MPs, judges to face sexual harassment laws

The Morrison government has released its long-awaited response to the Respect at Work report.
The Morrison government has released its long-awaited response to the Respect at Work report.

Politicians and judges will be subject to the same sexual harassment laws as the wider population under major workplace reforms.

The Morrison government has released its long-awaited response to the Respect at Work report but didn't commit to implementing all 55 recommendations.

Sexual harassment will be a valid reason for dismissal and included in the definition of serious misconduct in workplace laws.

The scope for complaints will be extended to two years, from six months, giving victims more time to come forward.

Prime Minister Scott Morrison said the changes were about changing the culture of Australian workplaces to keep people safe.

"Sexual harassment is unacceptable," he told reporters in Canberra on Thursday.

"It's not only immoral and despicable and even criminal, but particularly in the context of the Respect at Work report, it denies Australians, especially women, not just their personal security but their economic security."

The report recommended changing sex discrimination laws to force all employers to proactively take measures to eliminate the behaviour.

But the government only committed to assess whether that change would create complexity, noting similar provisions in work health and safety legislation.

There was also a call for the Human Rights Commission to be handed broad inquiry powers to investigate systemic harassment.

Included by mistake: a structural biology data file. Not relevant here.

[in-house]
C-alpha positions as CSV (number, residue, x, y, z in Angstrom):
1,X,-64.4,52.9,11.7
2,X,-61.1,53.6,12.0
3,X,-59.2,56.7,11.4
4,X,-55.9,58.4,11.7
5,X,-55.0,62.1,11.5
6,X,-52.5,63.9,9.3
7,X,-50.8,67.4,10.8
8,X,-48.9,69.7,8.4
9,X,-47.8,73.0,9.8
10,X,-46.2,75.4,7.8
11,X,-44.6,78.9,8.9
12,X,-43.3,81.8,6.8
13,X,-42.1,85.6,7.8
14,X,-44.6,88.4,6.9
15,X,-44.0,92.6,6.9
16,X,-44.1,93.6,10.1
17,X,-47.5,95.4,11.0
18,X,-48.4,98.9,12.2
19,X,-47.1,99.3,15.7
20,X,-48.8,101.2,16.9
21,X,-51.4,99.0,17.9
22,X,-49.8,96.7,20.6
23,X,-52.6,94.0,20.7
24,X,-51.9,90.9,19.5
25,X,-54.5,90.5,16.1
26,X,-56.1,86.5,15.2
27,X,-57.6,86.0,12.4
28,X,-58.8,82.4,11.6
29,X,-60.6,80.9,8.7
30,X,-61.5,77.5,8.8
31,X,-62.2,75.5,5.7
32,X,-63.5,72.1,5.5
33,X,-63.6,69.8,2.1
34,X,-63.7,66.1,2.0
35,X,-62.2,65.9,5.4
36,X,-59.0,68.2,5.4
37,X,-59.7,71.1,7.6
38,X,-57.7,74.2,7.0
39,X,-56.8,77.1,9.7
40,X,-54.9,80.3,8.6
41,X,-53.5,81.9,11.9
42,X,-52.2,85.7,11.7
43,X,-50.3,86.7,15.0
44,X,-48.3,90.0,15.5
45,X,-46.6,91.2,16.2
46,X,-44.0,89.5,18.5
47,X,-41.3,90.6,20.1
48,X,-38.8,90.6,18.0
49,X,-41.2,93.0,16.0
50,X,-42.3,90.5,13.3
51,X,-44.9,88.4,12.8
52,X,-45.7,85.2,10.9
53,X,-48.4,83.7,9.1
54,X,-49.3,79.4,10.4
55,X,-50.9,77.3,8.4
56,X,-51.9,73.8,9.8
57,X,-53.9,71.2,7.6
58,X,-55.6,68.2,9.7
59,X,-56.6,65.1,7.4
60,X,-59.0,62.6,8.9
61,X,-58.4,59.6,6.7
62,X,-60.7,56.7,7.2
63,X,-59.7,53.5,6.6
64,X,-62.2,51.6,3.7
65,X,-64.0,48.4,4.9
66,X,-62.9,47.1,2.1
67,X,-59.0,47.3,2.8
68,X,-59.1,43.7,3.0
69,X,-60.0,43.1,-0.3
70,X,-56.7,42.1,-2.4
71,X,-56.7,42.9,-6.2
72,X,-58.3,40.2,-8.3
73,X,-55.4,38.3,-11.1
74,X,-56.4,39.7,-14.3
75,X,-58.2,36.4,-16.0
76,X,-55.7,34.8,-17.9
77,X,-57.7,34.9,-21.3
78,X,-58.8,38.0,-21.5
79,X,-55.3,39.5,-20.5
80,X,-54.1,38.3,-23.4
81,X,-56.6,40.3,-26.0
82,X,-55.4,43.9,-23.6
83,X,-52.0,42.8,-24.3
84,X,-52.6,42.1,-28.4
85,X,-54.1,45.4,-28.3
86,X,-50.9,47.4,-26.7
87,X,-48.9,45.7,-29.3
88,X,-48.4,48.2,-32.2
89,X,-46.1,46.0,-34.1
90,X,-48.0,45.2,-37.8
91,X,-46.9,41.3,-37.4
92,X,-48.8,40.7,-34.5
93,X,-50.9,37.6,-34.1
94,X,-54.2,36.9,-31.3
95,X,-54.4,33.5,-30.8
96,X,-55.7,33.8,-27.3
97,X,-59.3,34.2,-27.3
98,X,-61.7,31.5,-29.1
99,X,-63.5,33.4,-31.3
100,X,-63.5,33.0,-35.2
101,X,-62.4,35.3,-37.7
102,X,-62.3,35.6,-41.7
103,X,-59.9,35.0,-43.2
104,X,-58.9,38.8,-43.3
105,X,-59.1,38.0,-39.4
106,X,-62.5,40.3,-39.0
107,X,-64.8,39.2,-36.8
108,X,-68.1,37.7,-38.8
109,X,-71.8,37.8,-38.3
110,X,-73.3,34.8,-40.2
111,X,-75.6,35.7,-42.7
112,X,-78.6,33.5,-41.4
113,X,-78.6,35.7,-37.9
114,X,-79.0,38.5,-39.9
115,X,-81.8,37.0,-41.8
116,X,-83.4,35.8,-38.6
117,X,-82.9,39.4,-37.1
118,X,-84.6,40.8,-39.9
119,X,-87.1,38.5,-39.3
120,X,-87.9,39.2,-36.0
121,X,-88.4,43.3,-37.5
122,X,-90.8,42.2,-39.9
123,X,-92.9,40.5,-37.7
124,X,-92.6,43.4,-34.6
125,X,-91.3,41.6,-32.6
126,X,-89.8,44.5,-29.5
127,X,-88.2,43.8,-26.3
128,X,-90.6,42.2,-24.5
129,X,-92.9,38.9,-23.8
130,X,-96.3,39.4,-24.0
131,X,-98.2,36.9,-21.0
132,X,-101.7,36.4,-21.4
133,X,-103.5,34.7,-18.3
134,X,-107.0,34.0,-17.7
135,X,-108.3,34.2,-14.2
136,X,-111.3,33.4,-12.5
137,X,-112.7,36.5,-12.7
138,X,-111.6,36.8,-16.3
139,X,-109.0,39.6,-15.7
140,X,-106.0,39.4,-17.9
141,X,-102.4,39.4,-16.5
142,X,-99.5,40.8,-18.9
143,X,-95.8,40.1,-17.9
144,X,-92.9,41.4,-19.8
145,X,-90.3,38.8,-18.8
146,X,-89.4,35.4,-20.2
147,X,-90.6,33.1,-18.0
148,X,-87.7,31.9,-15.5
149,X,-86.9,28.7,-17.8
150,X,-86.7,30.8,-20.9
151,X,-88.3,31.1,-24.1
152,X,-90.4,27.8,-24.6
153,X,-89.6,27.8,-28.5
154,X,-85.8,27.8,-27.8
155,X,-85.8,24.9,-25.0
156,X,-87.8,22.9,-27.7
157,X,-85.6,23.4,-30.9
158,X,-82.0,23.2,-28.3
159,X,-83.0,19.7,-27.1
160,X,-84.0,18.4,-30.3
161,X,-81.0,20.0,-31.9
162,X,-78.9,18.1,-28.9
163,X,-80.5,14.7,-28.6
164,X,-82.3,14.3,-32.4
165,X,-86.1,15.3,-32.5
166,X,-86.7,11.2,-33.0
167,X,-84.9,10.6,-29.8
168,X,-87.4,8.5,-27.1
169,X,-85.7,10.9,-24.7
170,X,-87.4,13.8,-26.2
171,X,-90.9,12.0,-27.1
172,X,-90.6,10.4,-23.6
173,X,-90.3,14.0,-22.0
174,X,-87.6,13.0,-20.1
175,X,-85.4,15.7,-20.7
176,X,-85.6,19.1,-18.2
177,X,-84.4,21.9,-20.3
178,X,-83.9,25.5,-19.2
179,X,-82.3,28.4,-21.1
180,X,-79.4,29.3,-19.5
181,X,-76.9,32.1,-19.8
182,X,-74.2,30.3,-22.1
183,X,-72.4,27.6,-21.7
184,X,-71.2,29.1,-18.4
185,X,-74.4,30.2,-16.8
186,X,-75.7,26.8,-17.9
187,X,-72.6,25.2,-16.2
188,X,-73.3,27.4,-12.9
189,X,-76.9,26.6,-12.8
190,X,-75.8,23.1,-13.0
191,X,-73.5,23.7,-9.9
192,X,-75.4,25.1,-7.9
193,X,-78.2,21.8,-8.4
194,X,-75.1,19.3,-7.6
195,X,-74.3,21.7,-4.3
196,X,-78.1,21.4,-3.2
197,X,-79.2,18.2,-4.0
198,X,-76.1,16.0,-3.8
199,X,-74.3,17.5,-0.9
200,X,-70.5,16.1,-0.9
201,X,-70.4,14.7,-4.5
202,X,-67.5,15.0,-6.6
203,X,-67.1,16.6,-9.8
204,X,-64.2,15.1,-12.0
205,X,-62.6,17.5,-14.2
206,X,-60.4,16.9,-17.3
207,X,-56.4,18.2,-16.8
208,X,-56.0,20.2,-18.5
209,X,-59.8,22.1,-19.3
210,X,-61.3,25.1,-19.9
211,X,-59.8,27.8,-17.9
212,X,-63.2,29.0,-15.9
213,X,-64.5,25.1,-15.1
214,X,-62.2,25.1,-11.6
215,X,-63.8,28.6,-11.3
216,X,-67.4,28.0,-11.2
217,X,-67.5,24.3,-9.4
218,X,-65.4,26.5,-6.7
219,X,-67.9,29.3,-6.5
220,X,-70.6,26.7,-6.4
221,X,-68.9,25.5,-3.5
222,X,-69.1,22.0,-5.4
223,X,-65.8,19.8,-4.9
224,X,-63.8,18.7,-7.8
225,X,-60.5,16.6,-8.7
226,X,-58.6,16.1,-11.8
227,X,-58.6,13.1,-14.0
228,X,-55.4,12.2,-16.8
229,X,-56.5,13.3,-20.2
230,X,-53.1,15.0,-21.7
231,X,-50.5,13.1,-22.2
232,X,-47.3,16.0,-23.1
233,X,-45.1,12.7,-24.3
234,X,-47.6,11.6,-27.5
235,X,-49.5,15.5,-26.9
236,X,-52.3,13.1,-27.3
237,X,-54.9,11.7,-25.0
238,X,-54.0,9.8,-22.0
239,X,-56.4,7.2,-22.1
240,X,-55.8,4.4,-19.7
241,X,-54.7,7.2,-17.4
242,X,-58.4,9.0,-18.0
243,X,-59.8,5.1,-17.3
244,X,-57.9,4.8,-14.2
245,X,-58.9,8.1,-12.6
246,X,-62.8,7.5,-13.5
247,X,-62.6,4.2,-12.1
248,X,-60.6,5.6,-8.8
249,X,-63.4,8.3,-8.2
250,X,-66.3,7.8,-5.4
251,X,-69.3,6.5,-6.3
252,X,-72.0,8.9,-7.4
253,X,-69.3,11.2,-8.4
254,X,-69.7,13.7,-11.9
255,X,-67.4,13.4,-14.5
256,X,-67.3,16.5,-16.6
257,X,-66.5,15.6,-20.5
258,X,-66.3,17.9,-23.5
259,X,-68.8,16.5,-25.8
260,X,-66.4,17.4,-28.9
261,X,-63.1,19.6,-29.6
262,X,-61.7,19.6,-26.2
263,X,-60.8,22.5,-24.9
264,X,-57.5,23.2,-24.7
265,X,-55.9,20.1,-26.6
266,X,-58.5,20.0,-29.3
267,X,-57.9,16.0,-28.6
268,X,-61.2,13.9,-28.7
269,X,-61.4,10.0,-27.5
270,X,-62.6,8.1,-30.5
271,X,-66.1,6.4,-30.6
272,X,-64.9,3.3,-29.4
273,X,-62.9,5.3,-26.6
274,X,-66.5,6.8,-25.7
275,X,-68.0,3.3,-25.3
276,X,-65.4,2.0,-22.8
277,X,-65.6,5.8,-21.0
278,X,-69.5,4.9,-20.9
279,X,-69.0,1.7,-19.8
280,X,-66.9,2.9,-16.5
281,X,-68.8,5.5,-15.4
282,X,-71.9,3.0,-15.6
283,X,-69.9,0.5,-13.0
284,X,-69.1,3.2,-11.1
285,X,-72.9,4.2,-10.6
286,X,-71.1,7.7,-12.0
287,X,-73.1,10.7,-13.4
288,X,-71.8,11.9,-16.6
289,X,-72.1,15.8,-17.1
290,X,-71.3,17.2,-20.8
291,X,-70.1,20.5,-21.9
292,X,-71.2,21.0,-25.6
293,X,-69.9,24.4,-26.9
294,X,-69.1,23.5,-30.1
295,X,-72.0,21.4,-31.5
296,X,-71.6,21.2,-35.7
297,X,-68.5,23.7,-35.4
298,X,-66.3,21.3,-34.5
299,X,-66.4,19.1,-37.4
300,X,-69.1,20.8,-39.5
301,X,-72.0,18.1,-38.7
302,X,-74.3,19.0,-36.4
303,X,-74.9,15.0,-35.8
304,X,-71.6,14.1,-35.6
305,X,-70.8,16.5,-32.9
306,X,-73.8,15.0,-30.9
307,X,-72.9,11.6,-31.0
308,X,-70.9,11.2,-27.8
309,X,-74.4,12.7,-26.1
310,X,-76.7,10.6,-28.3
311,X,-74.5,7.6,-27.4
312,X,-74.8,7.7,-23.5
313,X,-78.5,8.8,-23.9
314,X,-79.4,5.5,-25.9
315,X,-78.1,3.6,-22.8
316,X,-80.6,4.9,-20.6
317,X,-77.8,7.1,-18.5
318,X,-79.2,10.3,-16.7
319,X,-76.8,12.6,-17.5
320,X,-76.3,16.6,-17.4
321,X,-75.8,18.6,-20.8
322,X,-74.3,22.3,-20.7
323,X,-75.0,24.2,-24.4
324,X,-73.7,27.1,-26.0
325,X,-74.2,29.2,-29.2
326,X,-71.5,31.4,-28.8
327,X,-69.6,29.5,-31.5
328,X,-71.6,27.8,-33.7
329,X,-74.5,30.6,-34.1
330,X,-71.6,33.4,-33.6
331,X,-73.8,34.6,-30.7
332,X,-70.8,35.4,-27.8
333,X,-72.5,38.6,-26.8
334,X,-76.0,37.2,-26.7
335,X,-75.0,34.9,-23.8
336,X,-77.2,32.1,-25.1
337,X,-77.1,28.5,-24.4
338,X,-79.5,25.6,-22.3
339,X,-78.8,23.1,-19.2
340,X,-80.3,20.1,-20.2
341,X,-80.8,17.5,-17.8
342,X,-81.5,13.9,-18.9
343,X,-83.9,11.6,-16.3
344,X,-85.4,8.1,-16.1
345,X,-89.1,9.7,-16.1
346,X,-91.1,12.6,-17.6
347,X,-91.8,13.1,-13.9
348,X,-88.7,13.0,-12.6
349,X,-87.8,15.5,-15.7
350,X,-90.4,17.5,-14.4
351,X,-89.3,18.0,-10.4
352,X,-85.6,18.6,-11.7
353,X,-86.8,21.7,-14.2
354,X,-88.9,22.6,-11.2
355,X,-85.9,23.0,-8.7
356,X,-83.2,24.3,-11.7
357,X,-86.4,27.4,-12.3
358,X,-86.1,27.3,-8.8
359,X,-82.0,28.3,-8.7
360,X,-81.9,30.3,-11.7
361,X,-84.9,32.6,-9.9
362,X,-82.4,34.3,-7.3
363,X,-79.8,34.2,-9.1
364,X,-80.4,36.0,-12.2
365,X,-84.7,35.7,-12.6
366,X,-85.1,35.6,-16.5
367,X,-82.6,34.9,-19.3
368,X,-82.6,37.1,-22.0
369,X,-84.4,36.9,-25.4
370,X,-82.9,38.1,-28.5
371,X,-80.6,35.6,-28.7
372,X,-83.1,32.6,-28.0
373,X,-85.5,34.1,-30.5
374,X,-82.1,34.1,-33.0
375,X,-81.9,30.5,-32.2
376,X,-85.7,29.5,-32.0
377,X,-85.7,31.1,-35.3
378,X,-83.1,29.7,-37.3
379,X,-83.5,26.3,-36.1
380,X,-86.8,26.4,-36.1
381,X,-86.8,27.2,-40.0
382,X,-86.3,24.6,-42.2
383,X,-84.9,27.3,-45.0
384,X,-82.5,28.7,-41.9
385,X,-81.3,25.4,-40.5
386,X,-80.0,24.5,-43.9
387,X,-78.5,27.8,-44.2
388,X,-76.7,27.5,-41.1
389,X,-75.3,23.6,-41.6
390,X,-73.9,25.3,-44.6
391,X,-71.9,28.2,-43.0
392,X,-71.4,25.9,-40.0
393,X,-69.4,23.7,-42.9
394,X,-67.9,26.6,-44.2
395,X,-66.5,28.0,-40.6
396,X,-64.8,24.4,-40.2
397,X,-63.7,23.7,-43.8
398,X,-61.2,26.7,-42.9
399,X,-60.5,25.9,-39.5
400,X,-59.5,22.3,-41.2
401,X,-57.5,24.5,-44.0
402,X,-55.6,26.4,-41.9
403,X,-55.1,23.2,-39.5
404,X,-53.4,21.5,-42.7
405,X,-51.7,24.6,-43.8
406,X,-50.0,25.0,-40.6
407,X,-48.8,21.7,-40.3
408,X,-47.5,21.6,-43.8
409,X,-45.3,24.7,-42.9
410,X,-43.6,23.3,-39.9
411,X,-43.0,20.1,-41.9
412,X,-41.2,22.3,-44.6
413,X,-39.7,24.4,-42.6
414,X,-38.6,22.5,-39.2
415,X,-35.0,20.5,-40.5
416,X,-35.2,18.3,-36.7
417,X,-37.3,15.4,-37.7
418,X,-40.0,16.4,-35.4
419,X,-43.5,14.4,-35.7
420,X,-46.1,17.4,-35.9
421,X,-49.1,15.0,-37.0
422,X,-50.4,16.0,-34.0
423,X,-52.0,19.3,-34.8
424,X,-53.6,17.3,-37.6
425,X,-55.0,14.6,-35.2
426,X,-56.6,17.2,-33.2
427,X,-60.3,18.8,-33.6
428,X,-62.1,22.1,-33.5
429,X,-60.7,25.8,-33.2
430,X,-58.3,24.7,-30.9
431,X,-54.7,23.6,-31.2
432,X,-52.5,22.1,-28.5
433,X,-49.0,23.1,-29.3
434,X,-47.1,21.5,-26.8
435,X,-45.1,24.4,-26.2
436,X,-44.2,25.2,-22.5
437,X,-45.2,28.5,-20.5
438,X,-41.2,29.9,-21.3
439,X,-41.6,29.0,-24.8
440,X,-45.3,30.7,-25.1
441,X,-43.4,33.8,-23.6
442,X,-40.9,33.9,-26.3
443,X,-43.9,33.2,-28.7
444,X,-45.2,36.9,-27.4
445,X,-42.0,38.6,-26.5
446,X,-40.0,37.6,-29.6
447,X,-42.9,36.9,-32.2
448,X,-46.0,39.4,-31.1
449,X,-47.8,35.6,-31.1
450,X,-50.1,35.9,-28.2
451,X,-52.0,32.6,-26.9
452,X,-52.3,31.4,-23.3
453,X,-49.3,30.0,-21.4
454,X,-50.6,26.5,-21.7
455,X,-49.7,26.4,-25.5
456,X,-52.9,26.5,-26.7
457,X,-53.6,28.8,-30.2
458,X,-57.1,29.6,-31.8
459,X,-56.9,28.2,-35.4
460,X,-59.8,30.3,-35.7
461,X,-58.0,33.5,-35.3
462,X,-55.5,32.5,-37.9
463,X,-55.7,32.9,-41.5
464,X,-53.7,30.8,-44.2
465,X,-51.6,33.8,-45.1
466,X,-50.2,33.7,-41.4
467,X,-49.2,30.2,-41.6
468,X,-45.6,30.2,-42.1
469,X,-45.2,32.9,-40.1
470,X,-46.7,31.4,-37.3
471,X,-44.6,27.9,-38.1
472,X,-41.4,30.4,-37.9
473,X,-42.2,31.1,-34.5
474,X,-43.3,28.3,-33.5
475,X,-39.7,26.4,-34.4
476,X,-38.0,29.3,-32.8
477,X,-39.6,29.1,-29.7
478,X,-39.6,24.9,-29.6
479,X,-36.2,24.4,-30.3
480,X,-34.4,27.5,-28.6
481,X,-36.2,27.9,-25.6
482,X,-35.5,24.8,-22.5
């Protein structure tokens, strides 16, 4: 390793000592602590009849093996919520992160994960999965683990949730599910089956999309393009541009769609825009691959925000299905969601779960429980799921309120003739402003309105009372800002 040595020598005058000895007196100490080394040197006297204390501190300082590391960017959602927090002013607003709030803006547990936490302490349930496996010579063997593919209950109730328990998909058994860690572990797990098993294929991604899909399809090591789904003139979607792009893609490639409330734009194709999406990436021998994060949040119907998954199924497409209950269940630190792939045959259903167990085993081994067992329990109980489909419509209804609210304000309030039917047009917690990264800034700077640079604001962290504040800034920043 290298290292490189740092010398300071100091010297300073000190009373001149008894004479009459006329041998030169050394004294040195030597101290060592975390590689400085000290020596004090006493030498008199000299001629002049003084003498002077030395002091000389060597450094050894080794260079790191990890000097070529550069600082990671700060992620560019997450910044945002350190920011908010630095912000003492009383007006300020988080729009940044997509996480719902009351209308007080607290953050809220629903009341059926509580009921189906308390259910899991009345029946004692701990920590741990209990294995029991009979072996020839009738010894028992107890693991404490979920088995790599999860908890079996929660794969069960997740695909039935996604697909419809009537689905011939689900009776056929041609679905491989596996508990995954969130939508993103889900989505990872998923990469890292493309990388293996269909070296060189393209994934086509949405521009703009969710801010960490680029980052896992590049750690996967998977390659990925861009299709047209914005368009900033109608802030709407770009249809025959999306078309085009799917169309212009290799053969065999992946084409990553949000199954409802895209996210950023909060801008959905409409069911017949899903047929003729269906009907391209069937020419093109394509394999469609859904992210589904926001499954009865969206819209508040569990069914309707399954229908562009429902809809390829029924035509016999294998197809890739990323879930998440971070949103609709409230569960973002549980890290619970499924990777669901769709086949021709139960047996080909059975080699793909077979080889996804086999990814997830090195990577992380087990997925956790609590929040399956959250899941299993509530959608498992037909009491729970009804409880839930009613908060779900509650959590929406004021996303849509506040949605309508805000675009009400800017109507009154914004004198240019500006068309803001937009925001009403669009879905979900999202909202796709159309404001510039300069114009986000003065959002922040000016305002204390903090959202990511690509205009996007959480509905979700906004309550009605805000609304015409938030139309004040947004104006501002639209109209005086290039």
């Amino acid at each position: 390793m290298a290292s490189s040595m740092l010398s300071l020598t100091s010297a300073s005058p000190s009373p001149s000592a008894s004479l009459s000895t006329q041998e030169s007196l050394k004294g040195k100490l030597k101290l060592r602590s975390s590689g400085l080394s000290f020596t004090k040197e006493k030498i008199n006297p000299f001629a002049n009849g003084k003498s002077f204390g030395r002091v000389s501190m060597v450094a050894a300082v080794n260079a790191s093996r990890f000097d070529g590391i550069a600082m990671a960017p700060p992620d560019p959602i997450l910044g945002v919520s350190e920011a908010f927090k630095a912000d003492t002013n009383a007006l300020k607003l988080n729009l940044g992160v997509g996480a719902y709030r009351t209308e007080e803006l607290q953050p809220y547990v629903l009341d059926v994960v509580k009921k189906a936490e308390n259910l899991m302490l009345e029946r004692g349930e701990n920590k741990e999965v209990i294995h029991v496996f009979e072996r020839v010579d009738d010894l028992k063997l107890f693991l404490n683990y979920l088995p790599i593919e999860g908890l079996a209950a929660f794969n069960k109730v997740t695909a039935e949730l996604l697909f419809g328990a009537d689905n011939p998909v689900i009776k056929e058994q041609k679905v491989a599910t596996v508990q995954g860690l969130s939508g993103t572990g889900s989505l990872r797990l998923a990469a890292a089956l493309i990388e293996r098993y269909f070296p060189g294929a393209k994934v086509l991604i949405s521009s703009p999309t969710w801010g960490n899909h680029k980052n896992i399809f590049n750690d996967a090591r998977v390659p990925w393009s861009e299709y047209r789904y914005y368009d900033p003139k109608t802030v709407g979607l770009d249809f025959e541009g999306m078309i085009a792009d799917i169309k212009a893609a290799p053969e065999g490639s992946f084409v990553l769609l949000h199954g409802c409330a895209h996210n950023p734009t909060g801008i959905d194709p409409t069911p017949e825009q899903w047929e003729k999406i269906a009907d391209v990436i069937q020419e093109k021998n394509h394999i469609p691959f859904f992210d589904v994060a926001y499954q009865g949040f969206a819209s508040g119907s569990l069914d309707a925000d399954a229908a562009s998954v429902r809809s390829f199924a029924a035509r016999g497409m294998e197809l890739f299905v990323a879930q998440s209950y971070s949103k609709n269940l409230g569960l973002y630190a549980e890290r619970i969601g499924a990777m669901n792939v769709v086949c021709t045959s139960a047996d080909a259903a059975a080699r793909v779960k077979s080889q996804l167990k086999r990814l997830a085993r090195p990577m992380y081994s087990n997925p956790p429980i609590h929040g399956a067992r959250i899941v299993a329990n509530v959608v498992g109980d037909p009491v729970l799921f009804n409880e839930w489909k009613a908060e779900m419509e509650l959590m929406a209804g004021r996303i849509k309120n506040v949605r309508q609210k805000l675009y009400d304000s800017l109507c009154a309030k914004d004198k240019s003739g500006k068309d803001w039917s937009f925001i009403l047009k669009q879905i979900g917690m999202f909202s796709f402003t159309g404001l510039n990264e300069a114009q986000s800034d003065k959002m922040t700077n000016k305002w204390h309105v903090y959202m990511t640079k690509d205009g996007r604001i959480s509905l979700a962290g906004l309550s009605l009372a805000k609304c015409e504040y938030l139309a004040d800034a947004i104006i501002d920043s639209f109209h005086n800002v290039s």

The government expressed concern about the commission conducting investigations while also working cooperatively with organisations.

It agreed some limited inquiry powers could be helpful but only when the government refers an issue.

Mr Morrison said money to support the recommendations would be included in next month's federal budget.

The government is aiming for a package of legislation to be introduced to parliament this year.

Attorney-General Michaelia Cash said including MPs and judges in sexual harassment laws would expose them to existing complaints processes.

"We'll be subject to the same law as anybody else, which means you'll be subject to the same consequences," she said.

Almost 40 per cent of women and more than a quarter of men experienced sexual harassment at work in the past five years, according to the latest data.

Sex Discrimination Commissioner Kate Jenkins handed her report to the government in January last year, with nine recommendations acted on in October's budget.

The coalition has been under enormous pressure to address women's safety after recent rape and sexual harassment allegations rocked federal politics.

It sparked a wave of major protests across the country and prompted questions about why the government's response to the report took so long.

Labor leader Anthony Albanese said the government's actions would now be crucial given change for women was long overdue.

"This can't just be another Scott Morrison political fix. Australian women want action from Mr Morrison, not just words," he said.

"It shouldn't have taken an alleged rape in Parliament House and a litany of scandals to get the Liberals to act. There's no excuse for their delays."

Australian Associated Press